How Safe is Raw Seafood?

If the cavemen ate it, it has to be okay…right? We might still eat raw seafood like they did, but we know a little more about it. This influx of knowledge forces many of us to question the consumption method. Restaurants have been serving raw dishes like sushi and ceviche for ages, but they know the associated health risks and proper precautions. Home chefs are starting to experiment with raw dishes, so it’s more important than ever to know how safe uncooked fish really is.

 

Risky Business

Unfortunately, we’re not talking about a young Tom Cruise in dark sunglasses. We hate to be the bearer of bad news, but there’s always a risk of infection or food poisoning associated with eating raw seafood. All uncooked fish potentially carries parasites and microbes, although proper handling and preparation can prevent this.

So, what’s the best way to eliminate the risk? If you plan on serving raw fish at home, make sure you purchase the highest quality fish from a knowledgeable fishmonger. Tell him upfront that it’s going to be consumed raw. If you’re heading to a restaurant for some sushi or ceviche, make sure their fish is high quality and they have a good reputation. And if you’re headed to Marker 32 (All the smart people are!), you’re in amazing hands. Our chefs are experts and our seafood is top quality.

Recommended Marker 32 Raw Dish: Yellowfin Tuna Poke

 

Stay on the Safe Side

Whether you’re eating out or staying in, exercise caution before biting into raw fish.

Cooking at home: We’re about to tell you something that goes against our in-house cooking habits. Opt for frozen fish if you’re planning on serving it raw. Shocking, we know! Your trusted fishmonger will likely serve you fresh yet frozen fish because the freezing process is known to kill off most parasites. The FDA requires that before consuming raw fish, the fish must be stored at certain temperatures and frozen for a specific time. Here are the specifics:

  1. Frozen at -35°C (-31°F) or below until solid and kept at -35°C (-31°F) or below for 15+ hours; or
  2. Frozen and kept at a temperature of -20°C (-4°F) or below for 168+ hours (7 days) in a freezer; or
  3. Frozen at -35°C (-31°F) or below until solid and stored at -20°C (-4°F) or below for 24+ hours.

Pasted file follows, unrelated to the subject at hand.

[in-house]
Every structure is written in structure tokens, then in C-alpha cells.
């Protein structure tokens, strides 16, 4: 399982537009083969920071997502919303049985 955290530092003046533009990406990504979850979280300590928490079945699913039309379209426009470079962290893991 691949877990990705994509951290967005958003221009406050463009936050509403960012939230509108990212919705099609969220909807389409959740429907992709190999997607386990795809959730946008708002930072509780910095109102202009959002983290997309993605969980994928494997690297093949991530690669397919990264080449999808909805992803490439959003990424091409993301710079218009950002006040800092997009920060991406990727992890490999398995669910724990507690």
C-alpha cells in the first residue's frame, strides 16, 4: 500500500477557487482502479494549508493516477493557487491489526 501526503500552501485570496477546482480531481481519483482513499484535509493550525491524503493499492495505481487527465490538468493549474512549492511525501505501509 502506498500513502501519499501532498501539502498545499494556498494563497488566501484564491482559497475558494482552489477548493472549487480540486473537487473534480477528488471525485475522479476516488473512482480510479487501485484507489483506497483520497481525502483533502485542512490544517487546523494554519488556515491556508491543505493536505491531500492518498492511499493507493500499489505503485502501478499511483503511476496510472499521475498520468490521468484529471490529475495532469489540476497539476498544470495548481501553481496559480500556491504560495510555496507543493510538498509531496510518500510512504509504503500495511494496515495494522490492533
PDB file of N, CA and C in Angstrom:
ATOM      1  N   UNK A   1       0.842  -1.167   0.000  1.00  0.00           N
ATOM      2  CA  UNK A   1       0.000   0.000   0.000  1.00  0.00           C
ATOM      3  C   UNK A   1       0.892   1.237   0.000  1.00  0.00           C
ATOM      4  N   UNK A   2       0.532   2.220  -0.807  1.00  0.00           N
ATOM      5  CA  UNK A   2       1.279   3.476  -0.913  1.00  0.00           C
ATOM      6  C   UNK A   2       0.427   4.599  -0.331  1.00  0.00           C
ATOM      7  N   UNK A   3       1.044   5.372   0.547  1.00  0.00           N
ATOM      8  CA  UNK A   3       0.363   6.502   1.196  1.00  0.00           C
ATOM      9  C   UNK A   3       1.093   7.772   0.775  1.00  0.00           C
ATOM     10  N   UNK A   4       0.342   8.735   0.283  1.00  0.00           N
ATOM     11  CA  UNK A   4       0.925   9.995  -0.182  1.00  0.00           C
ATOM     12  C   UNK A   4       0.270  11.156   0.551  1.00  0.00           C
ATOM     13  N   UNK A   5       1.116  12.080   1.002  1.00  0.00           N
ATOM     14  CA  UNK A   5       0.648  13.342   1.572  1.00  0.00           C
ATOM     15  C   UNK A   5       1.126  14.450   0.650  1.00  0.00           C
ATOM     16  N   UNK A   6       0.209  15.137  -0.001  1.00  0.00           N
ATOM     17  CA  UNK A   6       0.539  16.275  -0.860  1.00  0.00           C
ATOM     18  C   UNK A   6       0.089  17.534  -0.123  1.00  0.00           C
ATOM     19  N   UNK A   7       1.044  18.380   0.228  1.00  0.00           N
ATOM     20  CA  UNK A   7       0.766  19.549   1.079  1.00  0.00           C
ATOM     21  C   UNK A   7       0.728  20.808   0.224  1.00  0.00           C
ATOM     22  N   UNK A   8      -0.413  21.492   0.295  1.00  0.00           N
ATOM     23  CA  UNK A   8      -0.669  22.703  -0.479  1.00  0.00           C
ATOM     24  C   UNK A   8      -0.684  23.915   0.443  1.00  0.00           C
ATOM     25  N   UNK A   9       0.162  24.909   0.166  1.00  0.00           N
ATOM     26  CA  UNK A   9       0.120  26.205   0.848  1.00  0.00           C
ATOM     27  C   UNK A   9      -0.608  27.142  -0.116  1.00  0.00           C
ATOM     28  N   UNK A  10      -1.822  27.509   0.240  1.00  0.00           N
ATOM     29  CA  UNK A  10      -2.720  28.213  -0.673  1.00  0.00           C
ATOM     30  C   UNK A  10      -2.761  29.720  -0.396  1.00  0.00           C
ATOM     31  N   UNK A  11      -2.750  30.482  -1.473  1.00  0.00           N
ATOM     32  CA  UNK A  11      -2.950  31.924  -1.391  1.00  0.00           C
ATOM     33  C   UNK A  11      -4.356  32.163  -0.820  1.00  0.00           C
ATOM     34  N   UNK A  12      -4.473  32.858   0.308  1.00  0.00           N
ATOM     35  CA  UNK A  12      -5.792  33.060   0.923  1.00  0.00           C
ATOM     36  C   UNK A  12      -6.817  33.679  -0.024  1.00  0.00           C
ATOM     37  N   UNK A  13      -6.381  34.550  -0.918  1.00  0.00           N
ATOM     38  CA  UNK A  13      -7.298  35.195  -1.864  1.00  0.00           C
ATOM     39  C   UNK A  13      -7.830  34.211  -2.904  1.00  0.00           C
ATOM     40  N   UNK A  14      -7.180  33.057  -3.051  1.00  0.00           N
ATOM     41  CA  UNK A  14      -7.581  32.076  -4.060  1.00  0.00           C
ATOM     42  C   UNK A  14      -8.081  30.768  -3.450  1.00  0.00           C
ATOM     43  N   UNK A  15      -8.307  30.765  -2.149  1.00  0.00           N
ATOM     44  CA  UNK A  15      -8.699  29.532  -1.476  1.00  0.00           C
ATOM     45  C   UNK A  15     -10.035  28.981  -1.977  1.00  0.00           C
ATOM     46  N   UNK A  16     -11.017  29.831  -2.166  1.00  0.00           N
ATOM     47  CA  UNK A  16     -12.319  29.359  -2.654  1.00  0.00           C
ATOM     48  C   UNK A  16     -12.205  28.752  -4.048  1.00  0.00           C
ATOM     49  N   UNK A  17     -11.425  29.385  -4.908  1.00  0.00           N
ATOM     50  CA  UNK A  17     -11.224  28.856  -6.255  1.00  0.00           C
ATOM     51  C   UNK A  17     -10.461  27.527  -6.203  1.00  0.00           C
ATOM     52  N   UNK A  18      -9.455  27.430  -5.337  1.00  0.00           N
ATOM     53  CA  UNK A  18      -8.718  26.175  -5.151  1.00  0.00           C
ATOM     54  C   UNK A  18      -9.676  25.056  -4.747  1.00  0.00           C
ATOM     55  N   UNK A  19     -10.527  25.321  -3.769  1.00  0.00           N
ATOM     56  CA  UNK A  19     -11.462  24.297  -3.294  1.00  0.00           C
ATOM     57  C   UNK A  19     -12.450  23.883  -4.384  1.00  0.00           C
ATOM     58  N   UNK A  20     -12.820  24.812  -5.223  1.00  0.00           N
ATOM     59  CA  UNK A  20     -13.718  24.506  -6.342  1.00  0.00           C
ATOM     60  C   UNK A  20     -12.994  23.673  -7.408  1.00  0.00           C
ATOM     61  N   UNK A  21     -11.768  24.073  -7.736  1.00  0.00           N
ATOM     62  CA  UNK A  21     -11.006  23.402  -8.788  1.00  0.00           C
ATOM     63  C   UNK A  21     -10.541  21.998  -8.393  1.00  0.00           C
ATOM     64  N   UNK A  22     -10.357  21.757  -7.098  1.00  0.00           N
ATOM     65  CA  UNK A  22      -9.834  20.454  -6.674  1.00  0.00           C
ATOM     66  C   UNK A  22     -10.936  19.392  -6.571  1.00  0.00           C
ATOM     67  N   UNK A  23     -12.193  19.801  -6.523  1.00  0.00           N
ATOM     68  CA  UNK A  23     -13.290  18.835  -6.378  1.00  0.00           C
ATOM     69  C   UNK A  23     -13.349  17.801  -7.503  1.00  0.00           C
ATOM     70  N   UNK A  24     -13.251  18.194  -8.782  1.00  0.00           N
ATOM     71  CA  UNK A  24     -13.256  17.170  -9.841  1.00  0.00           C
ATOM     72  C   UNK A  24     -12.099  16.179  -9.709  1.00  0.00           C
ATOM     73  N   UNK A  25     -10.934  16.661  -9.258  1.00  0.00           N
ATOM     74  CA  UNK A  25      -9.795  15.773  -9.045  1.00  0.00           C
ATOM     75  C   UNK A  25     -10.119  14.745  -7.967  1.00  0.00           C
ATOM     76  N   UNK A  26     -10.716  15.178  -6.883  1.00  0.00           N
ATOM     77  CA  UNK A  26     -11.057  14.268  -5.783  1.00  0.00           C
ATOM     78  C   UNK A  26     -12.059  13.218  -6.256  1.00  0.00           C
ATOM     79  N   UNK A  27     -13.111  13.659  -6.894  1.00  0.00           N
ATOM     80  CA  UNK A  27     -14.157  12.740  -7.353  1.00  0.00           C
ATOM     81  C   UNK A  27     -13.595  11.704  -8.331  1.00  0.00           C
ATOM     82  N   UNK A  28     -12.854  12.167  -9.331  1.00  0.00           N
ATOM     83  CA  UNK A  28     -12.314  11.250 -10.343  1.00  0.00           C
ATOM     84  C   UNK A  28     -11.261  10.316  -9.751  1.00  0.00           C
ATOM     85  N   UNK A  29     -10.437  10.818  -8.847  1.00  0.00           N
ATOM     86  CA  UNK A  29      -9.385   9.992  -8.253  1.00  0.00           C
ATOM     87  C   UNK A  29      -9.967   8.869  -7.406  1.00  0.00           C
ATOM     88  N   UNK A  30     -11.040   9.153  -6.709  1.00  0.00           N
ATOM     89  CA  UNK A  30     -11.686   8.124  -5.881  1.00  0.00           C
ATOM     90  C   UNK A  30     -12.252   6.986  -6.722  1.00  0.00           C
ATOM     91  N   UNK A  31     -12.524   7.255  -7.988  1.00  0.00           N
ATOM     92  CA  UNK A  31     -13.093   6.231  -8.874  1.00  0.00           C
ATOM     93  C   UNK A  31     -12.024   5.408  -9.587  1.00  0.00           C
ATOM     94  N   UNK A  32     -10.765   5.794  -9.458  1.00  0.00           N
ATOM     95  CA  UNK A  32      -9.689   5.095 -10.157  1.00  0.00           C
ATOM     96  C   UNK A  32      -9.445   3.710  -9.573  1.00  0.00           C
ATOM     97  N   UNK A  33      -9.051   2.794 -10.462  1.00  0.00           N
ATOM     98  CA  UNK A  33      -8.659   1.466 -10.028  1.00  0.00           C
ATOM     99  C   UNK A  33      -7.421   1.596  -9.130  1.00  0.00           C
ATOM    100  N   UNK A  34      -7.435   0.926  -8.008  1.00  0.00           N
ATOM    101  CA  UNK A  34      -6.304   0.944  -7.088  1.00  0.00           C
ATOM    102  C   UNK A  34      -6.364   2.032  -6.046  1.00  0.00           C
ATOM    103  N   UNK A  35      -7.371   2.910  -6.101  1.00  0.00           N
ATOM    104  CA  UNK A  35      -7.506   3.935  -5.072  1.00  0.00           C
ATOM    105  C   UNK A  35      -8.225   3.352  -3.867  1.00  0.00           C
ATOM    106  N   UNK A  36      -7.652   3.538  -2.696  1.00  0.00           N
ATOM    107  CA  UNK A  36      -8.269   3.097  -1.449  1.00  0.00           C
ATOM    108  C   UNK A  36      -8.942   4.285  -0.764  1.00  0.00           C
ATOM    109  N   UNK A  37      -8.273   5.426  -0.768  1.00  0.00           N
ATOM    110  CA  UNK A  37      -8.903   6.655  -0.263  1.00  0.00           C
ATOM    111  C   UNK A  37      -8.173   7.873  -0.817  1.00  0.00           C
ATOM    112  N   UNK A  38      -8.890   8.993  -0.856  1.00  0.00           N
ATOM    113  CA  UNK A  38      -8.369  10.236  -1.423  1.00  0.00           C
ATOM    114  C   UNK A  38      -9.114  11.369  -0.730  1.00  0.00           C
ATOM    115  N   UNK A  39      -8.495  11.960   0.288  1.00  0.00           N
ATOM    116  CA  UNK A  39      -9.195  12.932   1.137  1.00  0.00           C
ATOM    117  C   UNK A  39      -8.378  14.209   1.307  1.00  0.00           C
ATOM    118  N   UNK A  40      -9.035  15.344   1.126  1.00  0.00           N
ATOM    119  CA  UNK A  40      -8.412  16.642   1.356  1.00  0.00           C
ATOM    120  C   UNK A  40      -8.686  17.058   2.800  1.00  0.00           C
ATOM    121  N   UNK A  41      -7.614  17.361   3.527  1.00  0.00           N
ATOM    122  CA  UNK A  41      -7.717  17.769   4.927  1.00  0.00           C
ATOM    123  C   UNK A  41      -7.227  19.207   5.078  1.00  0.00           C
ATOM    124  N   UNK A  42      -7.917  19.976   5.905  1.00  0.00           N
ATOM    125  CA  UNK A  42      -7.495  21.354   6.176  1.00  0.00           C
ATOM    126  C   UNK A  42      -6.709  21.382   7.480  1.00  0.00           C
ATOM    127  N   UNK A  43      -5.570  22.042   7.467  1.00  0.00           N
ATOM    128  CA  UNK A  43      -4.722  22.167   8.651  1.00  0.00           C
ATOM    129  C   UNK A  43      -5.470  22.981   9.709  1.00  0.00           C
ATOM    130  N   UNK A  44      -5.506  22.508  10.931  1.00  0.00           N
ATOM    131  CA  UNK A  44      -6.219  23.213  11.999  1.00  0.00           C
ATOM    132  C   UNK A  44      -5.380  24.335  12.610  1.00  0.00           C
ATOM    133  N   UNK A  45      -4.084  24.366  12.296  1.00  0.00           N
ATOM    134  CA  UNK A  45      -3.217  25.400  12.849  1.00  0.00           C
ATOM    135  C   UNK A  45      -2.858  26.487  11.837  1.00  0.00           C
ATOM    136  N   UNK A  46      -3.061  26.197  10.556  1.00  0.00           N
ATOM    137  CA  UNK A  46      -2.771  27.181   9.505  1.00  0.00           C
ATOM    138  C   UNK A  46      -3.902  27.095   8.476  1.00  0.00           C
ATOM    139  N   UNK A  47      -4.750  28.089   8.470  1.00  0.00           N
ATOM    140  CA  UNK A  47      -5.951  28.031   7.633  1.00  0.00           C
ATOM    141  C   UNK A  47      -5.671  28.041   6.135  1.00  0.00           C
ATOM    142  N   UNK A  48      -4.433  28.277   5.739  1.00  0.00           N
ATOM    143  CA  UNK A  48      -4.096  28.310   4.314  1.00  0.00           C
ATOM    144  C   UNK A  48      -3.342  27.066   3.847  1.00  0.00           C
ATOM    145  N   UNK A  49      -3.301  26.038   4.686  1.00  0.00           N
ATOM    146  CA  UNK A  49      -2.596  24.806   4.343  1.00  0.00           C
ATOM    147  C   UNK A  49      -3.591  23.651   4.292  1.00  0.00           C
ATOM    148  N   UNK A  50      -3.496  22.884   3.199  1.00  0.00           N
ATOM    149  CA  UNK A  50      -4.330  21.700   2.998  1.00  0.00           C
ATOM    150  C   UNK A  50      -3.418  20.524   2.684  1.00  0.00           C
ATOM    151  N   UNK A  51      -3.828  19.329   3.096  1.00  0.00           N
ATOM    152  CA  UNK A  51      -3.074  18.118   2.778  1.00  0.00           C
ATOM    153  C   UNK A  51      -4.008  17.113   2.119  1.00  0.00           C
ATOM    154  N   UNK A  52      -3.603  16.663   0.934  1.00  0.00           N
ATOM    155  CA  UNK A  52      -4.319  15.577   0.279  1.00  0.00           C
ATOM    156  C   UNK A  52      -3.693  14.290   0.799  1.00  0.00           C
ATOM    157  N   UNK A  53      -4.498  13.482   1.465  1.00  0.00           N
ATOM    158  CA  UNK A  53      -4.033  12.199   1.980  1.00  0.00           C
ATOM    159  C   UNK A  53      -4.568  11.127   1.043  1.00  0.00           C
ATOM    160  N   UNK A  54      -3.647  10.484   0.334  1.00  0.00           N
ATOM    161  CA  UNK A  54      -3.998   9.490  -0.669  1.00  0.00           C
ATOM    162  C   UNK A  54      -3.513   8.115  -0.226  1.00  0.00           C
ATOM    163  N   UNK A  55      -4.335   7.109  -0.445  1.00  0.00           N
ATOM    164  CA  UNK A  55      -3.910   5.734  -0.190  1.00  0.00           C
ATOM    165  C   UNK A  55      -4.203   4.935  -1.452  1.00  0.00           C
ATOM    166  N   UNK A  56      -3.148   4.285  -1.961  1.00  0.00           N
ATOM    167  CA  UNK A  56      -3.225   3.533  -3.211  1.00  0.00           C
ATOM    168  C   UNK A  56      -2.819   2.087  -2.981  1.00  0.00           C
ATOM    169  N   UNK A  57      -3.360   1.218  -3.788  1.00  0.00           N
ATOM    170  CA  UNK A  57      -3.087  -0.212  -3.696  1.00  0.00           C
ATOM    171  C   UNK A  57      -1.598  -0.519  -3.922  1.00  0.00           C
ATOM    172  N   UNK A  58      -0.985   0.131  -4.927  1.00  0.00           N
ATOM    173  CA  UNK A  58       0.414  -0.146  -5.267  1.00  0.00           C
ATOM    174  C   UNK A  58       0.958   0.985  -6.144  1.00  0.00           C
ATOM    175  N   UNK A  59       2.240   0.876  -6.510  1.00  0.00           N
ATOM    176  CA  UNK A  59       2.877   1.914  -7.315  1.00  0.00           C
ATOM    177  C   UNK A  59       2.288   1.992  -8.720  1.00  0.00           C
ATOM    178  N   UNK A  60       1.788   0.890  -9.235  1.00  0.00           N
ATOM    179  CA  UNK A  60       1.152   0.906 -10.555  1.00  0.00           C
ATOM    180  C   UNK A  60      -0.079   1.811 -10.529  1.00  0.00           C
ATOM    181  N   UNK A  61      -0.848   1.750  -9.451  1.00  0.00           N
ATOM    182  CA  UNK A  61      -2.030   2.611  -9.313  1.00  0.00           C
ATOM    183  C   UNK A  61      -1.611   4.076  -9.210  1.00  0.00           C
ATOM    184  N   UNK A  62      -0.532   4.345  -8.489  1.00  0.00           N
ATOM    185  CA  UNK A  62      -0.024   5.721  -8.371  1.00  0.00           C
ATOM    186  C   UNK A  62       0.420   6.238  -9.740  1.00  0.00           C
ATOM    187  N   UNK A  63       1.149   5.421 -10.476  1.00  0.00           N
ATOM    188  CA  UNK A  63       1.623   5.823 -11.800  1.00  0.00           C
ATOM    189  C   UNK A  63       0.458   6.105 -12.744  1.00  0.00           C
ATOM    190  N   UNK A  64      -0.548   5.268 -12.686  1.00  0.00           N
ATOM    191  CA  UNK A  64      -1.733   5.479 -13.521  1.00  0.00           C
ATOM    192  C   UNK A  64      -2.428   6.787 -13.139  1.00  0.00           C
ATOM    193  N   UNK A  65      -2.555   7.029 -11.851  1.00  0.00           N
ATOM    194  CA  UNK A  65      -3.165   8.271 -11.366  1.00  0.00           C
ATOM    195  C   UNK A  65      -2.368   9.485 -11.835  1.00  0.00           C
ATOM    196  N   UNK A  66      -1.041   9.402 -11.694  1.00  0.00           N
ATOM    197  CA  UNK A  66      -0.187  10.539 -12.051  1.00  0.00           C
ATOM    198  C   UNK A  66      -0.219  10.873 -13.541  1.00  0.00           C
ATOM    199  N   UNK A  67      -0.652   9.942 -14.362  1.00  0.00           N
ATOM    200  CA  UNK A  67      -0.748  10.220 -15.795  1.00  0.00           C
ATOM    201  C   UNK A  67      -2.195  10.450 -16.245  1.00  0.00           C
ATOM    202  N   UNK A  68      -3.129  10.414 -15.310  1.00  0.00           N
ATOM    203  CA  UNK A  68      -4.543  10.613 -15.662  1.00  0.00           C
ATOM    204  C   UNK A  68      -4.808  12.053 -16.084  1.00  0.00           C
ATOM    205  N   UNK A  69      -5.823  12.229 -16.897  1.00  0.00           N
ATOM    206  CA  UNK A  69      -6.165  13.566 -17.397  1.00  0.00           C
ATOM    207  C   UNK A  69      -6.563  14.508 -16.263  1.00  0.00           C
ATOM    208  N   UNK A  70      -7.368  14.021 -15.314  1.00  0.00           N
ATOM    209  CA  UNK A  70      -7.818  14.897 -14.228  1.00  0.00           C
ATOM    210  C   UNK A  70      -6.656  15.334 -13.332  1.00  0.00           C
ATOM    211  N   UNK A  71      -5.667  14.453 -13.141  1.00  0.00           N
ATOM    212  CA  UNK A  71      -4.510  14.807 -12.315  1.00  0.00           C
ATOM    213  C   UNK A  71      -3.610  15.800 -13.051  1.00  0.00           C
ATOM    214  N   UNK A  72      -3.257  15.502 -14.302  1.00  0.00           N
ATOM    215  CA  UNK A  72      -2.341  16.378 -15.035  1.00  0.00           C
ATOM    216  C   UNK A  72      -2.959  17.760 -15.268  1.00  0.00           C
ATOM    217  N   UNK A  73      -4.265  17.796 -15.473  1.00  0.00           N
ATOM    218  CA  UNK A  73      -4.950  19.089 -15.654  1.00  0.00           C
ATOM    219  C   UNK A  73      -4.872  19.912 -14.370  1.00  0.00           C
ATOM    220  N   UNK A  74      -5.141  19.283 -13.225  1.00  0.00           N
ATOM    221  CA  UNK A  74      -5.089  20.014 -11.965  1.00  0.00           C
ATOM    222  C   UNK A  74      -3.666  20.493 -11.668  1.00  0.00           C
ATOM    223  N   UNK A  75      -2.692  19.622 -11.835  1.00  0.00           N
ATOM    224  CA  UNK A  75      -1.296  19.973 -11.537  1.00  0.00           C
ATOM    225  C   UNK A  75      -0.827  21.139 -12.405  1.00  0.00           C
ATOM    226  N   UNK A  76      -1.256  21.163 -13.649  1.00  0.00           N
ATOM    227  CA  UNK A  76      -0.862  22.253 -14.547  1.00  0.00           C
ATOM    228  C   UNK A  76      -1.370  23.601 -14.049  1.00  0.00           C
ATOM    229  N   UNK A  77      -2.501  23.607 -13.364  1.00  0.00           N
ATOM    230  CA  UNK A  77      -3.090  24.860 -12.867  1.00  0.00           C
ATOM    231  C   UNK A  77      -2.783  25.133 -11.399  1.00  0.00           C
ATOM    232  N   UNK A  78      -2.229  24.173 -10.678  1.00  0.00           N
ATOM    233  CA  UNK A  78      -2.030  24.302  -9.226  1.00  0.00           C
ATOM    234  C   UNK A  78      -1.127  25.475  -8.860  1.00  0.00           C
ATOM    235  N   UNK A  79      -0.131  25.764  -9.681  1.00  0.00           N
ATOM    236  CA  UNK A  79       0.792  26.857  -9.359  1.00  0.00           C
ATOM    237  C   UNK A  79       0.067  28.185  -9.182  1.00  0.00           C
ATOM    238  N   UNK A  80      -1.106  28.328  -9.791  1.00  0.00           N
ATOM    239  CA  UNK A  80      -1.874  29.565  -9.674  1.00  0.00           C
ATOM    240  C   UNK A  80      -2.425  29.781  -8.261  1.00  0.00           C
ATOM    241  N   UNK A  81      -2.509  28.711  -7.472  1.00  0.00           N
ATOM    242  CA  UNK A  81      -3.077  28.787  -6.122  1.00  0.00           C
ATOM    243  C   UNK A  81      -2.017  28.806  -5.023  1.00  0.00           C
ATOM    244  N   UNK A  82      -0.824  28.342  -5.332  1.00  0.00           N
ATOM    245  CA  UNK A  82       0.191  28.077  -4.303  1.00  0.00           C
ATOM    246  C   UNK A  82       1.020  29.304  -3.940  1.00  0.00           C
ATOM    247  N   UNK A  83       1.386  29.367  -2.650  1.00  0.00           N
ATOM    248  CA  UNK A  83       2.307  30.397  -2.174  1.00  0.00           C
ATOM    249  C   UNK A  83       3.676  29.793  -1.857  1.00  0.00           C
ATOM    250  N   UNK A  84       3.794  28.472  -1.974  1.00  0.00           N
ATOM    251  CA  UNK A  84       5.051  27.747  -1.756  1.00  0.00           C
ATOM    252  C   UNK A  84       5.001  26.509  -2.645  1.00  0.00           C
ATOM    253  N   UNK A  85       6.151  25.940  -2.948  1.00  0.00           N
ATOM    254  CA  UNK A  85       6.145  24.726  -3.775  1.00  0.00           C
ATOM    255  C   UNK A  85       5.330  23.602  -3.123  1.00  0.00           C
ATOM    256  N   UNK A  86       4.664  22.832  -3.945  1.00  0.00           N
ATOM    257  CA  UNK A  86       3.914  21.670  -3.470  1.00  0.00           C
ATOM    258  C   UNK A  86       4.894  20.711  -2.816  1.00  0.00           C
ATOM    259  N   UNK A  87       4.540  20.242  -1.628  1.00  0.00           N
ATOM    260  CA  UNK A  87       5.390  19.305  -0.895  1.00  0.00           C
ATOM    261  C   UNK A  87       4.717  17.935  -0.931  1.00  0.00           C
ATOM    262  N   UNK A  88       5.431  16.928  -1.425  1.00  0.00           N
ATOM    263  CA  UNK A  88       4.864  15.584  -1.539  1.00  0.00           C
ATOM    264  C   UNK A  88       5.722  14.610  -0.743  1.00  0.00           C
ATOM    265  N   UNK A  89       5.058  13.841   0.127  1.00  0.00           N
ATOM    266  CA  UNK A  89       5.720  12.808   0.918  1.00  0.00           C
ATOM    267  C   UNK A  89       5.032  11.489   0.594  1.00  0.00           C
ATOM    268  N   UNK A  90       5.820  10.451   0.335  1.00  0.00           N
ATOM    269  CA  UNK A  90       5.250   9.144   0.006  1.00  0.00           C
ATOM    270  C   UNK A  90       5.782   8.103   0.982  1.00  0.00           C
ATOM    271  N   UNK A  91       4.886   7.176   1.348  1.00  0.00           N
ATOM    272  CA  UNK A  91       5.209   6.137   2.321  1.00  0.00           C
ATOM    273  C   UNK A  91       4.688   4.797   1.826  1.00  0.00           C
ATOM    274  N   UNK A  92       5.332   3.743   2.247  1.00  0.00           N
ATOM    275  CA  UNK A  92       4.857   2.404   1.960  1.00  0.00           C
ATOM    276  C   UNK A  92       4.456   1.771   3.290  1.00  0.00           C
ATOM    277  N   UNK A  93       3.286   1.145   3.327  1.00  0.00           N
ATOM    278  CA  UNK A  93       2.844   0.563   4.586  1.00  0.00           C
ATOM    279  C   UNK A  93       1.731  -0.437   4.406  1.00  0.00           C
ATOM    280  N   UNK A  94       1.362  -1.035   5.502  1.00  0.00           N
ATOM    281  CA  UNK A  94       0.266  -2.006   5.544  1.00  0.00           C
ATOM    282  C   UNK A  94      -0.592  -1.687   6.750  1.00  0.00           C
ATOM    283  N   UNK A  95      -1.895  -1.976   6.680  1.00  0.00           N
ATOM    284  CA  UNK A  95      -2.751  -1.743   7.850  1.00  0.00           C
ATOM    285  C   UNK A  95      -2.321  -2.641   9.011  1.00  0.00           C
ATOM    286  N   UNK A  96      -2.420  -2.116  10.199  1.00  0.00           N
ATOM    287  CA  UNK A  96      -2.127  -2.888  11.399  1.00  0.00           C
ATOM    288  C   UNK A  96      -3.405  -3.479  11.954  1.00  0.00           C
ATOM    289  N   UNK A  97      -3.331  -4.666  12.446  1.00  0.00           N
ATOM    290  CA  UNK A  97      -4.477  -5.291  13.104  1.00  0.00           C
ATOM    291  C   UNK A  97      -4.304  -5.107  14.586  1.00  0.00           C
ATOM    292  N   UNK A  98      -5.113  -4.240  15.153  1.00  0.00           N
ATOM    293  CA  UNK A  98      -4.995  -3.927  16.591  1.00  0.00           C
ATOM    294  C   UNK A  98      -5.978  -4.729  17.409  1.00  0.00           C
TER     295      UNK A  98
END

Our expert opinion: keep raw fish on the menu, but shop wisely and be smart with how you store it.

Recommended Marker 32 Raw Dish:Salmon Tartare

 

Not a Time to Explore Your Inner Daredevil

People who walk on the wild side and experiment with dishes like fugu, the poisonous flesh of a puffer fish, give the raw food game a bad name. Many people die every year by trying to serve or consume fugu. Not a risk worth taking!

Trying new foods isn’t a time you want to visit a fast food sushi place or somewhere you don’t trust. Not only does the fish have to be carefully handled, but the rice used in sushi does, too. Sushi rice has to be dipped in vinegar solution to lower the pH. The combination of freezing the fish and submerging the rice kills harmful microbes and makes sushi safe for foodies.

A couple tips on eating raw and staying happy:

  • Eat sushi ASAP and definitely within 24 hours. Never let it sit in your fridge for longer, the environment is a breeding ground for bacteria.
  • If you’re set on preparing your own raw fish, buy sushi-grade fish that’s in accordance with FDA guidelines.

Recommended Marker 32 Raw Dish:Oysters On The Half Shell

 

We’re full of wisdom when it comes to preparing your own raw seafood, but the safest and most delicious way to consume it is at a good restaurant. We might be biased, but the chefs at Marker 32 are awesome and know exactly what they’re doing. And not only will your entree be safe to consume, it’ll also taste incredible! When you’re in the mood to expand your palette, our raw bar is waiting for you in all its glory.